|March 26, 2016|
Physical examination or clinical examination is the process by which a doctor investigates the body of a patient for signs of disease. It generally follows the taking of the medical history ??? an account of the symptoms as experienced by the patient. Together with the medical history, the physical examination aids in determining the correct diagnosis and devising the treatment plan. This data then becomes part of the medical record.
A physical examination may be provided under health insurance cover, required of new insurance customers, or stipulated as a condition of employment. In the United States, physicals are also marketed to patients as a one-stop health review, avoiding the inconvenience of attending multiple appointments with different healthcare providers. Comprehensive physical exams of this type are also known as executive physicals, and typically include laboratory tests, chest x-rays, pulmonary function testing, audiograms, full body CAT scanning, EKGs, heart stress tests, vascular age tests, urinalysis, and mammograms or prostate exams depending on gender. The executive physical format was developed from the 1970s by the Mayo Clinic and is now offered by other health providers, including Johns Hopkins University, EliteHealth and Mount Sinai in New York City.
While elective physical exams have become more elaborate, in routine use physical exams have become less complete. This has led to editorials in medical journals about the importance of an adequate physical examination.
Although providers have varying approaches as to the sequence of body parts, a systematic examination generally starts at the head and finishes at the extremities . After the main organ systems have been investigated by inspection , palpation, percussion and auscultation, specific tests may follow (such as a neurological investigation, orthopedic examination) or specific tests when a particular disease is suspected (e.g. eliciting Trousseau's sign in hypocalcemia).
With the clues obtained during the history and physical examination the healthcare provider can now formulate a differential diagnosis, a list of potential causes of the symptoms. Specific diagnostic tests (or occasionally empirical therapy) generally confirm the cause, or shed light on other, previously overlooked, causes.
While the format of examination as listed below is largely as taught and expected of students, a specialist will focus on their particular field and the nature of the problem described by the patient. Hence a cardiologist will not in routine practice undertake neurological parts of the examination other than noting that the patient is able to use all four limbs on entering the consultation room and during the consultation become aware of their hearing, eyesight and speech. Likewise an Orthopaedic surgeon will examine the affected joint, but may only briefly check the heart sounds and chest to ensure that there is not likely to be any contraindication to surgery raised by the anaesthetist. Non-specialists generally examine the genitals only upon request of the patient.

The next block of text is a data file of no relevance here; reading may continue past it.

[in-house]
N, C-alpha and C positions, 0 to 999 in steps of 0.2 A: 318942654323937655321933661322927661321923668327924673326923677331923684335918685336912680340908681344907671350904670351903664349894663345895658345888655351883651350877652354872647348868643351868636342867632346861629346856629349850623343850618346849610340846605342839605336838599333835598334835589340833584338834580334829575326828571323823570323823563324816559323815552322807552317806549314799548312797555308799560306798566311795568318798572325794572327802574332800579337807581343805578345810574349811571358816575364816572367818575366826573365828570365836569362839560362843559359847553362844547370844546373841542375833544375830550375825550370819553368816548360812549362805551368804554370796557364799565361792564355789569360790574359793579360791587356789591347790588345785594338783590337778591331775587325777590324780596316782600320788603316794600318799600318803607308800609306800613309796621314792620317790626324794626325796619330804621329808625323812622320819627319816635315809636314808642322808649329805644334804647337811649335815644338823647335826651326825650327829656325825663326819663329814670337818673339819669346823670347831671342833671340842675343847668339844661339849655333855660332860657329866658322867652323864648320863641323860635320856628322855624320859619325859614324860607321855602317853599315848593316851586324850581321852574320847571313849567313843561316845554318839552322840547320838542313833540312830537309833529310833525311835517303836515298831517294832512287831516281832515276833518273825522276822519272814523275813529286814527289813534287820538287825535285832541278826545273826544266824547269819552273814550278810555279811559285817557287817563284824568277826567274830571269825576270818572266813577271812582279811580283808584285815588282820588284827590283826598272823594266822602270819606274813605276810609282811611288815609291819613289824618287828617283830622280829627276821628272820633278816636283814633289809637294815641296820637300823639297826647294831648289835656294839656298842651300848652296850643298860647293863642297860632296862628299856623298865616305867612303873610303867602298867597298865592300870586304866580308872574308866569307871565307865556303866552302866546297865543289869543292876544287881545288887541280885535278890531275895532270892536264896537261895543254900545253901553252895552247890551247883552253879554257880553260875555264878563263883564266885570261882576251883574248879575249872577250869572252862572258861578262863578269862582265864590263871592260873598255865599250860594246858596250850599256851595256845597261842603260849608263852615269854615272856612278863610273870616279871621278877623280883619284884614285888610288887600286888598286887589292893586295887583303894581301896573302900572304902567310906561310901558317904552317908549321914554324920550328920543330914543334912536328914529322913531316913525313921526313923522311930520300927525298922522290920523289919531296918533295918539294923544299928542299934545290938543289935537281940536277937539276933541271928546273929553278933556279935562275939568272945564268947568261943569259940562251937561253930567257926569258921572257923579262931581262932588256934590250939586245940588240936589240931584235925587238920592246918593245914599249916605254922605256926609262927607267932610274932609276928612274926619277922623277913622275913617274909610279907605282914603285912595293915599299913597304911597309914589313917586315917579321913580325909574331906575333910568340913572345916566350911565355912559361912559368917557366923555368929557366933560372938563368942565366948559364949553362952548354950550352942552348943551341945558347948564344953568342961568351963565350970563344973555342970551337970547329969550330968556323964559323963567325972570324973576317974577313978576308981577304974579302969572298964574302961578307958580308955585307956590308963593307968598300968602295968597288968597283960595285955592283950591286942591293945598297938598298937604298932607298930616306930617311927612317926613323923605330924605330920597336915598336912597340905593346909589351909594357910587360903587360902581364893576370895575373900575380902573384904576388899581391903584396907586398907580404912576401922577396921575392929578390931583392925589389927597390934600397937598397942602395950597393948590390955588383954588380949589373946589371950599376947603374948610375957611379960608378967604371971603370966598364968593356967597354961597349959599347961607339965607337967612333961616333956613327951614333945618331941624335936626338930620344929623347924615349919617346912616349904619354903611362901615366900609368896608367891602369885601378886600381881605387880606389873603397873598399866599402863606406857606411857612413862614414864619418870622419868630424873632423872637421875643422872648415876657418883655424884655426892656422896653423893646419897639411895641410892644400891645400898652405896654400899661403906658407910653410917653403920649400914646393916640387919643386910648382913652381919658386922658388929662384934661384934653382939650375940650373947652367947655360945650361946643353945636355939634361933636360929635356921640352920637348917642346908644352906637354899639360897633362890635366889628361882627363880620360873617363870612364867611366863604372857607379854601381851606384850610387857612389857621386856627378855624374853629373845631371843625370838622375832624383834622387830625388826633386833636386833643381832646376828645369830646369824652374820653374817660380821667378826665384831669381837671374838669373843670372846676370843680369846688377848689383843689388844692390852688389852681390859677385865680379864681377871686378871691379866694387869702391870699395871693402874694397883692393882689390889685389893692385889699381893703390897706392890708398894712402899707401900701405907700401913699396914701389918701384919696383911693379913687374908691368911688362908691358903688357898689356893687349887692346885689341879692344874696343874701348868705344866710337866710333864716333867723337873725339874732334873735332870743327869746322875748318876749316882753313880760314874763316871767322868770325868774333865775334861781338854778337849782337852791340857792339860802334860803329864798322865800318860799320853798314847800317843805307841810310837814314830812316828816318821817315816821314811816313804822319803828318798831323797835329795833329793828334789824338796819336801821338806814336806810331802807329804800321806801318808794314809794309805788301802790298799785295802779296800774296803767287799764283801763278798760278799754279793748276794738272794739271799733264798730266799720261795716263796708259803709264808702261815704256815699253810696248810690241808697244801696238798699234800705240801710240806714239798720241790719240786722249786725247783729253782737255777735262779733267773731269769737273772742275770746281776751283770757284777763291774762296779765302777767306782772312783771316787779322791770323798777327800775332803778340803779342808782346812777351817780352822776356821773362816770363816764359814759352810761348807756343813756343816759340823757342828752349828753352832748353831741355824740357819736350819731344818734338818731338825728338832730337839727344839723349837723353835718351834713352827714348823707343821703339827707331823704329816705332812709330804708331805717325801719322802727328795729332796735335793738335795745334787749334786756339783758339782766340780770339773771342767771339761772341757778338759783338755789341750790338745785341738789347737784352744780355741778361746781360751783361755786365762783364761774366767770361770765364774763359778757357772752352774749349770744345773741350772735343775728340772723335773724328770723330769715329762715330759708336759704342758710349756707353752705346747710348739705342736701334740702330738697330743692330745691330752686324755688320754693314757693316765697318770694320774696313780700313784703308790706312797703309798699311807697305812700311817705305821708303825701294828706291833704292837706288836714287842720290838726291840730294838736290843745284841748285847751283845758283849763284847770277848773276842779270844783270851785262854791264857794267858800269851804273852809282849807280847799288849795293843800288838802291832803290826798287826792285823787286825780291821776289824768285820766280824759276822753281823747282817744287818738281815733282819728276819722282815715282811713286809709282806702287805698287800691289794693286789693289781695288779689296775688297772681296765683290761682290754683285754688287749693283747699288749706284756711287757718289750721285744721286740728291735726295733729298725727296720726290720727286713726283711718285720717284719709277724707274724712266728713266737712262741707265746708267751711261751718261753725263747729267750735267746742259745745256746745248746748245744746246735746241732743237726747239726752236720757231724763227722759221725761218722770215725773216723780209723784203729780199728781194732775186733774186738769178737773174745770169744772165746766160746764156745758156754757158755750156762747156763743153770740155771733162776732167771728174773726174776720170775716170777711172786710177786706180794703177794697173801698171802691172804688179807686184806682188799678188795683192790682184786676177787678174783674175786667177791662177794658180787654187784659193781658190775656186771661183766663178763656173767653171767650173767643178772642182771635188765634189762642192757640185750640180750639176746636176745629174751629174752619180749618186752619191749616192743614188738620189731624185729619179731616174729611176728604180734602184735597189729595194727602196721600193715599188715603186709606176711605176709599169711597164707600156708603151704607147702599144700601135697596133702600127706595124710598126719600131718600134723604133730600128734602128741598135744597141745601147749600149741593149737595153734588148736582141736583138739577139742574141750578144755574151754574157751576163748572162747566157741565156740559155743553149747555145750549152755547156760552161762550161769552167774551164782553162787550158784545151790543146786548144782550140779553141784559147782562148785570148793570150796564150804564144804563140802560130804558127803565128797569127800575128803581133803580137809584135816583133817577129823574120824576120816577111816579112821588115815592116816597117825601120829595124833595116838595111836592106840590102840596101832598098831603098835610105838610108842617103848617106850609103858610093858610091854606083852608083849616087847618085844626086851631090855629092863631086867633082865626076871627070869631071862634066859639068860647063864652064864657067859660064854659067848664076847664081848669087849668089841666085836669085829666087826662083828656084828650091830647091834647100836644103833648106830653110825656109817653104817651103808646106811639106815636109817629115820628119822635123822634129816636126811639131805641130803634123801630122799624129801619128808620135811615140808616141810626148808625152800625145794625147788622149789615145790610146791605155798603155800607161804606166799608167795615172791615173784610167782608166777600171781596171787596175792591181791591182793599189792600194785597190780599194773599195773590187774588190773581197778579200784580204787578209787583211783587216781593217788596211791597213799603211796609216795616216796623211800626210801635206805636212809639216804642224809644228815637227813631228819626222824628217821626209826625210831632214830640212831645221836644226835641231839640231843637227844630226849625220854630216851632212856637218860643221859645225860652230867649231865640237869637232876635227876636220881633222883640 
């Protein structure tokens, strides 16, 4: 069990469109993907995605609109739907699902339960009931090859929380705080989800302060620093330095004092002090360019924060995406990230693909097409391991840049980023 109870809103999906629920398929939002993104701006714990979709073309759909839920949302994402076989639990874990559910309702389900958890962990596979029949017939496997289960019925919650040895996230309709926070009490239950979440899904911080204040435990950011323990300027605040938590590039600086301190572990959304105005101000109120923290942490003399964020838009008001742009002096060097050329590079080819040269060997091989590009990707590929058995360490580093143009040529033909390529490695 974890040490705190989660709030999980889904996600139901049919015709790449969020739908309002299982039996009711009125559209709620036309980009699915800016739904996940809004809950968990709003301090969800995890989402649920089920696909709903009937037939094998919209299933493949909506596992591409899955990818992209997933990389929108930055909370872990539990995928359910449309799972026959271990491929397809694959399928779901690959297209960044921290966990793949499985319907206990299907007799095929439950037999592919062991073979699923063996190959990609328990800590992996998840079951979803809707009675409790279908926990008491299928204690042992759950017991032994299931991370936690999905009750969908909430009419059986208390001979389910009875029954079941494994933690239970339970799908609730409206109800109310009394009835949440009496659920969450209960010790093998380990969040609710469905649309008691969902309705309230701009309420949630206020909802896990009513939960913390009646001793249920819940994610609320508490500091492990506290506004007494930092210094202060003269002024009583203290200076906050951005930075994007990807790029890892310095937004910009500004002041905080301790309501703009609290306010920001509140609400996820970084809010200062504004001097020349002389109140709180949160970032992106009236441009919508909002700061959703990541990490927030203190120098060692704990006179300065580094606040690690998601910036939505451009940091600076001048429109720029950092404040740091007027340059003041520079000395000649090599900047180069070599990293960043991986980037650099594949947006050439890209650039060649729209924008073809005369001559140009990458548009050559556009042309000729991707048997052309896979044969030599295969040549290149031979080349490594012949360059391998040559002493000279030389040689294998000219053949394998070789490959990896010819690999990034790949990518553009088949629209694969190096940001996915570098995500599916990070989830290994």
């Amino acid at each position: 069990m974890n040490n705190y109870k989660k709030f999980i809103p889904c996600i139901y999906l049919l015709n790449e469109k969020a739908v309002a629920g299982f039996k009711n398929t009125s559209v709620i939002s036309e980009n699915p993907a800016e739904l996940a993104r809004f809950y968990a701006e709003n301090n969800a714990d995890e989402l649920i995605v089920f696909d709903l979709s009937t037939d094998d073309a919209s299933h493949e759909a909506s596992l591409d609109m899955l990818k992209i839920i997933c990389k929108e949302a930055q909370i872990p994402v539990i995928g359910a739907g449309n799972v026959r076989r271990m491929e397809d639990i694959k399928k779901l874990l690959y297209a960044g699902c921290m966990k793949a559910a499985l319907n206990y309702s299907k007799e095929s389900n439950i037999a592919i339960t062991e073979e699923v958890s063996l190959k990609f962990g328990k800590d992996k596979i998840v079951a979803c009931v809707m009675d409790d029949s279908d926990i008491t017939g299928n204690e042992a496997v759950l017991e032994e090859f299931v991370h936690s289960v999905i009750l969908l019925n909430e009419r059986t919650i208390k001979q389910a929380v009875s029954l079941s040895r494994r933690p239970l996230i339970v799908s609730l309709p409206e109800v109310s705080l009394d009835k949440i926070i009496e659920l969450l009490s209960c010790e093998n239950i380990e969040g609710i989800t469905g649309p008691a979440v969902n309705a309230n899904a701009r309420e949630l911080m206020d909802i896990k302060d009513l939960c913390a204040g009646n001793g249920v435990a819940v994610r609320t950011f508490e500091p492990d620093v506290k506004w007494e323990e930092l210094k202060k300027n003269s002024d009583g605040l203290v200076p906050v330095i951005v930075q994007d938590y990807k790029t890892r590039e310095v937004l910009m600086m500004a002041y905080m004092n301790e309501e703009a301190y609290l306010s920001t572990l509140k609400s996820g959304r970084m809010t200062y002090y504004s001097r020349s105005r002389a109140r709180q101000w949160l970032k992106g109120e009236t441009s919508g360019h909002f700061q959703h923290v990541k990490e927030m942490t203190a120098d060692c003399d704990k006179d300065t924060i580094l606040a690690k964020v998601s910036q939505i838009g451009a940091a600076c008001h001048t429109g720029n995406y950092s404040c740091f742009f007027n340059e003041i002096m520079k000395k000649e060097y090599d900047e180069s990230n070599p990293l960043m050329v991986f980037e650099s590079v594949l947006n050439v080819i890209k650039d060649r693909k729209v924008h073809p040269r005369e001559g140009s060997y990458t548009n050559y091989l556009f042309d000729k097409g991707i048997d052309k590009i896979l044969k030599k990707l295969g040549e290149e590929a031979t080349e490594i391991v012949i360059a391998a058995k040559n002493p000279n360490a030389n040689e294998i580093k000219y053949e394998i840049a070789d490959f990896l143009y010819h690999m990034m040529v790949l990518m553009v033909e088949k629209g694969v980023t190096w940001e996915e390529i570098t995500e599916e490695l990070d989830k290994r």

A complete physical examination includes evaluation of general patient appearance and specific organ systems. It is recorded in the medical record in a standard layout which facilitates others later reading the notes. In practice the vital signs of temperature examination, pulse and blood pressure are usually measured first.
Most elements of the physical examination have not been subjected to clinical trials to test their usefulness in identifying signs of disease. A 2003 study of 100 patients in hospital found that 26% had signs identifiable on physical examination that led to important changes in clinical management. Of these 26, only 14 (54%) had conditions that could have been detected by laboratory testing or imaging.
The primary vital signs are:
Height is the anthropometric longitudinal growth of an individual. A statiometer is the device used to measure height although often a height stick is more frequently used for vertical measurement of adults or children older than 2. The patient is asked to stand barefoot. Height declines during the day because of compression of the intervertebral discs. Children under age 2 are measured lying horizontally .
Weight is the anthropometric mass of an individual. A scale is used to measure weight.
Medical professionals generally prefer to use the SI unit of kilograms, and many medical facilities have ready-reckoner conversion charts available for professionals to use, when patients describe their weight in non-SI units. (In the US, pounds and ounces are common, while in the UK stones and pounds are frequently used; in most other countries the metric system predominates.)
Body mass index (BMI) or height-weight tables, may be used to compare the relationship between height and weight, and may suggest conditions such as obesity or being overweight or underweight.
Because of the importance of pain to the overall wellness of the patient, subjective measurement is considered by some to be a vital sign. However, some doctors have noted that pain is actually a subjective symptom, not an objective sign , and therefore object to this classification.
Clinically pain is measured using a FACES scale which is a series of faces from '0' (no pain at all showing a normal happy face) to '5' (the worst pain ever experienced by the patient). There is also an analog scale from '0' to maximum '10'. It is important to allow patients to make their own choices on a pain scale.
GNU Free Documentation License. It uses material from the Wikipedia article "physical exam".
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